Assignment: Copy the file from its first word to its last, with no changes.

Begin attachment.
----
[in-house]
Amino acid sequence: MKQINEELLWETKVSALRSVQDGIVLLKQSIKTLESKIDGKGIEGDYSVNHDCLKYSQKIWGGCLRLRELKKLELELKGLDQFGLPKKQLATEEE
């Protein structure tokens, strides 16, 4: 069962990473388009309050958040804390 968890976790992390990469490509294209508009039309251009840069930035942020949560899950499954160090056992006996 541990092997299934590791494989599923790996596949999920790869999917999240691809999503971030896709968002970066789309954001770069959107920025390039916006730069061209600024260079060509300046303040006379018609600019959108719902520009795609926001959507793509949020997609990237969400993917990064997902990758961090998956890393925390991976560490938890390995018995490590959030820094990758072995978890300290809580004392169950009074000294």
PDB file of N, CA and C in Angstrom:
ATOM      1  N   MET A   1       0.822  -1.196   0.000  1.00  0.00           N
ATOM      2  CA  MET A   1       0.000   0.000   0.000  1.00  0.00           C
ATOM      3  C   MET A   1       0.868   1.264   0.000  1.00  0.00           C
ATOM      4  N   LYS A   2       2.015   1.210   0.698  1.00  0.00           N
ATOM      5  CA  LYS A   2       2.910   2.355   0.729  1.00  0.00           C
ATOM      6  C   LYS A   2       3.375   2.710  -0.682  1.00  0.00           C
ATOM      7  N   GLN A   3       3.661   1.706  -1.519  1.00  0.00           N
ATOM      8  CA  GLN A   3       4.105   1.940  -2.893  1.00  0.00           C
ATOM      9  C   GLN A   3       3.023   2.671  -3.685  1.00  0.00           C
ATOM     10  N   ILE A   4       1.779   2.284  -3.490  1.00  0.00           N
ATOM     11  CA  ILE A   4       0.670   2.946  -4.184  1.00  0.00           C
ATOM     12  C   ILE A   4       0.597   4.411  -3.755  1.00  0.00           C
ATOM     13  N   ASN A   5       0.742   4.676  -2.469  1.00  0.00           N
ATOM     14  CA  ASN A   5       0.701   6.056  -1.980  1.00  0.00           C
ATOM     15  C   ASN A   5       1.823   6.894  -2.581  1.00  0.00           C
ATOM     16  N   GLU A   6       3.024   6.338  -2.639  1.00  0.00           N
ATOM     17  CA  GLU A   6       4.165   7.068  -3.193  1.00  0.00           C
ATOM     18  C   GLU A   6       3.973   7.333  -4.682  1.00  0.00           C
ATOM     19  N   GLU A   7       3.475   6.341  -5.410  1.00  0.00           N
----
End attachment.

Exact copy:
[in-house]
Amino acid sequence: MKQINEELLWETKVSALRSVQDGIVLLKQSIKTLESKIDGKGIEGDYSVNHDCLKYSQKIWGGCLRLRELKKLELELKGLDQFGLPKKQLATEEE
């Protein structure tokens, strides 16, 4: 069962990473388009309050958040804390 968890976790992390990469490509294209508009039309251009840069930035942020949560899950499954160090056992006996 541990092997299934590791494989599923790996596949999920790869999917999240691809999503971030896709968002970066789309954001770069959107920025390039916006730069061209600024260079060509300046303040006379018609600019959108719902520009795609926001959507793509949020997609990237969400993917990064997902990758961090998956890393925390991976560490938890390995018995490590959030820094990758072995978890300290809580004392169950009074000294």
PDB file of N, CA and C in Angstrom:
ATOM      1  N   MET A   1       0.822  -1.196   0.000  1.00  0.00           N
ATOM      2  CA  MET A   1       0.000   0.000   0.000  1.00  0.00           C
ATOM      3  C   MET A   1       0.868   1.264   0.000  1.00  0.00           C
ATOM      4  N   LYS A   2       2.015   1.210   0.698  1.00  0.00           N
ATOM      5  CA  LYS A   2       2.910   2.355   0.729  1.00  0.00           C
ATOM      6  C   LYS A   2       3.375   2.710  -0.682  1.00  0.00           C
ATOM      7  N   GLN A   3       3.661   1.706  -1.519  1.00  0.00           N
ATOM      8  CA  GLN A   3       4.105   1.940  -2.893  1.00  0.00           C
ATOM      9  C   GLN A   3       3.023   2.671  -3.685  1.00  0.00           C
ATOM     10  N   ILE A   4       1.779   2.284  -3.490  1.00  0.00           N
ATOM     11  CA  ILE A   4       0.670   2.946  -4.184  1.00  0.00           C
ATOM     12  C   ILE A   4       0.597   4.411  -3.755  1.00  0.00           C
ATOM     13  N   ASN A   5       0.742   4.676  -2.469  1.00  0.00           N
ATOM     14  CA  ASN A   5       0.701   6.056  -1.980  1.00  0.00           C
ATOM     15  C   ASN A   5       1.823   6.894  -2.581  1.00  0.00           C
ATOM     16  N   GLU A   6       3.024   6.338  -2.639  1.00  0.00           N
ATOM     17  CA  GLU A   6       4.165   7.068  -3.193  1.00  0.00           C
ATOM     18  C   GLU A   6       3.973   7.333  -4.682  1.00  0.00           C
ATOM     19  N   GLU A   7       3.475   6.341  -5.410  1.00  0.00           N